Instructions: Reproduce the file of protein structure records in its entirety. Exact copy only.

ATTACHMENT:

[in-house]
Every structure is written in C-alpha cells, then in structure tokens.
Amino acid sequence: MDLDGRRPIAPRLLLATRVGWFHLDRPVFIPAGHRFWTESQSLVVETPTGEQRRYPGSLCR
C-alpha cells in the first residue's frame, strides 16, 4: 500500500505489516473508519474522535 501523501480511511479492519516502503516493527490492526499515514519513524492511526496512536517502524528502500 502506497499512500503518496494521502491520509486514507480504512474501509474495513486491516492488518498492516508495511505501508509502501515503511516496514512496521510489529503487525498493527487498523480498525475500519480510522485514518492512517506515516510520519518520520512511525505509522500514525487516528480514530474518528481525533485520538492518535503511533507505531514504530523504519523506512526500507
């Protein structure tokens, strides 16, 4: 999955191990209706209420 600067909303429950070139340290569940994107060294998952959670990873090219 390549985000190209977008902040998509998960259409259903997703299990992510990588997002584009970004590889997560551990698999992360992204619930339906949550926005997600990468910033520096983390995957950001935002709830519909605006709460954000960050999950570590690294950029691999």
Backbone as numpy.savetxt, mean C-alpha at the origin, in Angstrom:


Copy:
[in-house]
Every structure is written in C-alpha cells, then in structure tokens.
Amino acid sequence: MDLDGRRPIAPRLLLATRVGWFHLDRPVFIPAGHRFWTESQSLVVETPTGEQRRYPGSLCR
C-alpha cells in the first residue's frame, strides 16, 4: 500500500505489516473508519474522535 501523501480511511479492519516502503516493527490492526499515514519513524492511526496512536517502524528502500 502506497499512500503518496494521502491520509486514507480504512474501509474495513486491516492488518498492516508495511505501508509502501515503511516496514512496521510489529503487525498493527487498523480498525475500519480510522485514518492512517506515516510520519518520520512511525505509522500514525487516528480514530474518528481525533485520538492518535503511533507505531514504530523504519523506512526500507
């Protein structure tokens, strides 16, 4: 999955191990209706209420 600067909303429950070139340290569940994107060294998952959670990873090219 390549985000190209977008902040998509998960259409259903997703299990992510990588997002584009970004590889997560551990698999992360992204619930339906949550926005997600990468910033520096983390995957950001935002709830519909605006709460954000960050999950570590690294950029691999």
Backbone as numpy.savetxt, mean C-alpha at the origin, in Angstrom: